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Home Buying While Black

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Written by Christopher Cox

From the Washington Post

Shopping for my first home has been an exploration in the fraught intersection of race and class. All of the housing workshops and research that filled my evenings and weekends did not prepare me for the complexities of buying a house as an African American.

When my husband and I moved from Washington to central Connecticut a year ago, I was not thrilled about leaving the city but took comfort in knowing that we could finally afford to buy a house. Real estate in our new home town is a fraction of the cost of houses in the District, even though the property taxes are steep.

We decided to rent for a year to get to know the area and save more money for a down payment. We wanted to stay close to the city. For months, we drove around neighborhoods, mapping out nearby amenities, researching schools and calculating commute times.

Just beginning the home-buying process can be a hurdle for some minorities. In a recent Redfin survey, 45 percent of minority buyers asserted that sellers and their real estate agents “may have been less eager” to do business with them because of their race.

My ideal was a majority-black, mixed-income community, somewhere I wouldn’t have to worry about anyone feeling threatened by my husband walking the neighborhood.

When I was growing up in Greenbelt, Md., police were overly aggressive in stopping kids in their own yards. But the black enclaves in other parts of Prince George’s County where my friends lived seemed like a haven. We could play in front of their houses without being harassed.

And I was awed by the black doctors, scientists, electricians and plumbers carving out their piece of the American Dream. It opened a world of possibilities for me, and I imagined it would do the same for children I’d have in the future.

But that kind of community did not exist anywhere near our city in Connecticut. The nearest neighborhood that fit the bill was a small town and would have added 20 minutes to my husband’s commute. And I started to worry that buying in a predominantly black community would be an expensive gamble.

Studies have shown that homes in black neighborhoods don’t gain as much value as those in mostly white communities. One report out of Brandeis university pegged the problem to white home buyers shunning neighborhoods with even a modest black population, which depresses housing demand, drives down prices and stifles appreciation in those communities. Another study found that even wealthy minority neighborhoods had less home value per dollar of income than wealthy white neighborhoods.

For instance, though prices are rising in Prince George’s County after it experienced disproportionately higher foreclosure rates during the recession, home values there are still among the lowest in the D.C. region.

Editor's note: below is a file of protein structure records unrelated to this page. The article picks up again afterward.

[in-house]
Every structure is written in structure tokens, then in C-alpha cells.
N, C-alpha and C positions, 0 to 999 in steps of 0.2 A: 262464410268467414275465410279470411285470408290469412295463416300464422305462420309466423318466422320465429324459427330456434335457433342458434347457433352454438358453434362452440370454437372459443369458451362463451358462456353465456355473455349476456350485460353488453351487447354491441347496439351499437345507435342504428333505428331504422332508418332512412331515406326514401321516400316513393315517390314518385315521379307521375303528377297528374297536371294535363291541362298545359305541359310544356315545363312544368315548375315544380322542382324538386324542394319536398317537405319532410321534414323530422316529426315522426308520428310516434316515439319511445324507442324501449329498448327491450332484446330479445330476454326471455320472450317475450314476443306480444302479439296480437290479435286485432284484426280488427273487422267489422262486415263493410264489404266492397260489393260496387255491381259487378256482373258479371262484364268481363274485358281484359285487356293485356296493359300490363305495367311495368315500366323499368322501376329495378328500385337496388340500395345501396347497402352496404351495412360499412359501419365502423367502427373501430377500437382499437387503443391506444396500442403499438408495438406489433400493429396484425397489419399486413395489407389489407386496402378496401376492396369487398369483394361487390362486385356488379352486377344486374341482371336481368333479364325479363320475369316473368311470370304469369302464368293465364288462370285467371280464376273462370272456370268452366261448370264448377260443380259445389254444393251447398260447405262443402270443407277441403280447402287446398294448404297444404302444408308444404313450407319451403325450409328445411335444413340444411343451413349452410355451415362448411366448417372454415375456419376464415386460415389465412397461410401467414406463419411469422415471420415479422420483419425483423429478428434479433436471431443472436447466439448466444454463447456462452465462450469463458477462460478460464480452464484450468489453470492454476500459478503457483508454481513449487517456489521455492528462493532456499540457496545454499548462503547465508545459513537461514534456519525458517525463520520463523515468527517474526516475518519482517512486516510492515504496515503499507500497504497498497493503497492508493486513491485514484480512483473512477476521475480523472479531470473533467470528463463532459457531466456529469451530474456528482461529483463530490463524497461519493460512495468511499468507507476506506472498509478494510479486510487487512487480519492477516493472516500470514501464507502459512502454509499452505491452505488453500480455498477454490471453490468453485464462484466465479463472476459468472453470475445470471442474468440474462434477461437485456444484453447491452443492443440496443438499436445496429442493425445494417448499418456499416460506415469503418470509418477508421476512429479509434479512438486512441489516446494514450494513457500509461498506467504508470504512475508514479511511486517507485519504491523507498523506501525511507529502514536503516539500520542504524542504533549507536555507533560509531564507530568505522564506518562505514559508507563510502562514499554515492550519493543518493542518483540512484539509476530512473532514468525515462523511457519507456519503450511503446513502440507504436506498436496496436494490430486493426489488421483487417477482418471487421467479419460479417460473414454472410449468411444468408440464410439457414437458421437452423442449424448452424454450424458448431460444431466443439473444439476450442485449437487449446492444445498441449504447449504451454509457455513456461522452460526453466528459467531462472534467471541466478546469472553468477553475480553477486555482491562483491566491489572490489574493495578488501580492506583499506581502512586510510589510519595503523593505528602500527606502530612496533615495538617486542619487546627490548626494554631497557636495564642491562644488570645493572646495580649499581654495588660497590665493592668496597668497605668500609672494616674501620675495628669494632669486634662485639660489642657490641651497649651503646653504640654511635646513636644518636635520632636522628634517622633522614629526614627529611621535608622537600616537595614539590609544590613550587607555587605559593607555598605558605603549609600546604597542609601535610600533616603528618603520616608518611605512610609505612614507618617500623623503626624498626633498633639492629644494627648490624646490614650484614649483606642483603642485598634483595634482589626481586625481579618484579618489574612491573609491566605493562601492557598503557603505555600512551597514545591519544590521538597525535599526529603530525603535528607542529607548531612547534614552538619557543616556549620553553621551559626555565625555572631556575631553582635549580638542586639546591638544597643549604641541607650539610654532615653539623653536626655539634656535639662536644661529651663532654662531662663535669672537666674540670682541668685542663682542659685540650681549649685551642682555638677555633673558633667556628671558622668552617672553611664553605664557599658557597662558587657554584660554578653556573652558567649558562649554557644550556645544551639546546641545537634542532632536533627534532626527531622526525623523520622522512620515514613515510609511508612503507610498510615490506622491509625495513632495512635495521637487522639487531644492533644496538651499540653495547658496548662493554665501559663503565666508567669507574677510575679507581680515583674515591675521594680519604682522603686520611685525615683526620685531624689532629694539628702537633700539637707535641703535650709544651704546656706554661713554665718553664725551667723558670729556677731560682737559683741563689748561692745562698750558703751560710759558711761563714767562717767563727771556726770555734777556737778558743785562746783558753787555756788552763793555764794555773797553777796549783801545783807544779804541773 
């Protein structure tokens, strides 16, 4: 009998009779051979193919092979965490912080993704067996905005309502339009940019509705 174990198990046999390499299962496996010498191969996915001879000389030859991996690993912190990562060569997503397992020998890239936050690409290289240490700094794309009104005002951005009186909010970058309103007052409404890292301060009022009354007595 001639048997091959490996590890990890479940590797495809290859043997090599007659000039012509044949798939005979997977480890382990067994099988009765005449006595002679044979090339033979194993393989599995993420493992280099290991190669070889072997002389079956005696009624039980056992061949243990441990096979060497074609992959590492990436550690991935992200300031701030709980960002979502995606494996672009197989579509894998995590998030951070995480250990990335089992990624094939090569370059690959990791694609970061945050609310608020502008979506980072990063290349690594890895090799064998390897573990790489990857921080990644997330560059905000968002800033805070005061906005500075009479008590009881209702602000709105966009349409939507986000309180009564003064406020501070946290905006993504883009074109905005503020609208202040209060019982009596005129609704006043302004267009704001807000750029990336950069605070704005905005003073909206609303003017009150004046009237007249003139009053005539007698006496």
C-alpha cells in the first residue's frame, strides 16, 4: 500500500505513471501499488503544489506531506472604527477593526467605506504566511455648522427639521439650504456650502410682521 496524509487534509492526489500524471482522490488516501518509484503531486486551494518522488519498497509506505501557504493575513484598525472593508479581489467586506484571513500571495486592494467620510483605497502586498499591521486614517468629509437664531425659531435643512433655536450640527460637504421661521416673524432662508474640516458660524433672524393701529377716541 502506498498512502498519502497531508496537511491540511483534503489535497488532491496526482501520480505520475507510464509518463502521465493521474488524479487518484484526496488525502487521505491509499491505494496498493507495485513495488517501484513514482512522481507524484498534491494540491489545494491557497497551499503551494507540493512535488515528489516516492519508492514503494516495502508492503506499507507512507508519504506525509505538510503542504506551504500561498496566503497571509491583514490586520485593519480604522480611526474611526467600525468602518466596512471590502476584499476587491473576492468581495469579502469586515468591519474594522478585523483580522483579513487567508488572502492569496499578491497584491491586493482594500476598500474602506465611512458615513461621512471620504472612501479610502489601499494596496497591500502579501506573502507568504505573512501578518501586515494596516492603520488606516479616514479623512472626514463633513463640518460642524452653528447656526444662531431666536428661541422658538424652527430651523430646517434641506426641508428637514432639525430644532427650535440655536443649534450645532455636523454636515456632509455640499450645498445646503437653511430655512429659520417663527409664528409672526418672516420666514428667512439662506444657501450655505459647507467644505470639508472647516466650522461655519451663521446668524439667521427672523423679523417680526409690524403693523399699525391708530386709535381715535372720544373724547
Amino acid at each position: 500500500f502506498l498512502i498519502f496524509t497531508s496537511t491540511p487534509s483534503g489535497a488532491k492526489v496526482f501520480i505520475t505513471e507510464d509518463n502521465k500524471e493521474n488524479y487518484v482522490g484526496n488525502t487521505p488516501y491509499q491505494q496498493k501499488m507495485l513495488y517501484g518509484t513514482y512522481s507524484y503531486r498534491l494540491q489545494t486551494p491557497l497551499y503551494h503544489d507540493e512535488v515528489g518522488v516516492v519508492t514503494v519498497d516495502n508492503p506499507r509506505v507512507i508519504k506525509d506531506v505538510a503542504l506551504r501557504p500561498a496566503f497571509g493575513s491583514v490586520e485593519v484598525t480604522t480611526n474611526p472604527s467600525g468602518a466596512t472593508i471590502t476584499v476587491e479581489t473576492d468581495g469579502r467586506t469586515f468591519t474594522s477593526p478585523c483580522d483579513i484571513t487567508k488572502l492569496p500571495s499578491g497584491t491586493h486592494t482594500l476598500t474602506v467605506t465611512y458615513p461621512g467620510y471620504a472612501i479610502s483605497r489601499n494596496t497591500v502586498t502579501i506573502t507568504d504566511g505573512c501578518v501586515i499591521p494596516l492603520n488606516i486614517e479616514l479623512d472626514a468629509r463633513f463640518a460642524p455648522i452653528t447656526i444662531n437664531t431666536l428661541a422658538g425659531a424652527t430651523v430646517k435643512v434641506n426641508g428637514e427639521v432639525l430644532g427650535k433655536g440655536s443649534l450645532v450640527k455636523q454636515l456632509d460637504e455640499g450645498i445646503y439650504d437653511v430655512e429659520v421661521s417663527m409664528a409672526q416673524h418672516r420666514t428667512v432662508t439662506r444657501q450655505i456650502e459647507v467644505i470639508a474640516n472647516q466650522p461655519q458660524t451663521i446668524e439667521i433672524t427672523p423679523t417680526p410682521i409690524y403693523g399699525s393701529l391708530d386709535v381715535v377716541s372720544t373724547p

“Because whites are the primary purchasers in the home-buying market their preference dominates the market,” said Dorothy Brown, an Emory University law professor who has studied the issue. “They are generally uncomfortable living in communities that are not all white, or almost all white.”

 She said that when more than 10 percent of families in a neighborhood are black, home values fall because the community becomes less attractive to white buyers. That sort of anti-black sentiment is even pervasive among other racial or ethnic minorities.

Sociologist Camille Charles at the University of Pennsylvania has written about Latino and Asian homeowners preferring few black neighbors in their communities.

“They internalize the same racial hierarchy that says blacks are always the least desirable group,” she said. “Latinos and Asians are more likely to draw a neighborhood with no black people in it but [that] might otherwise be integrated.”

Minorities also understand that white neighborhoods are afforded more amenities and reliable public services because of that same racial hierarchy, Charles said. Yet the greater the exposure to discrimination, she said, the less minorities are willing to live in predominantly white neighborhoods.

In the end, we focused on two communities in central Connecticut. One neighborhood is renowned for its public schools, a key selling point as we plan to start a family. The other is a historic district on the edge of the city, with stately Victorians bookended by two universities.

Both communities are home to college-educated, middle-class families, but neither had quite as much socioeconomic diversity as we would have liked. We spotted more black and brown faces in the historic district, although white families still make up the majority of the population. The racial diversity, albeit limited, was attractive, but the school ratings in the other community won us over.

The school challenge

We narrowed our search to houses near the top-rated school districts, which all happened to be in the least-diverse neighborhoods. It was a difficult decision, but we figured that as long as there were a few students of color our future children would be fine. That belief changed after we attended a few open houses. To continue to read the complete story, click here.

About the author

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Christopher Cox

Christopher G. Cox has over 20 years of experience in the real estate and finance industries. He has understands the complexities and diversity of the real estate market, and he has a passion of helping people realize the American Dream.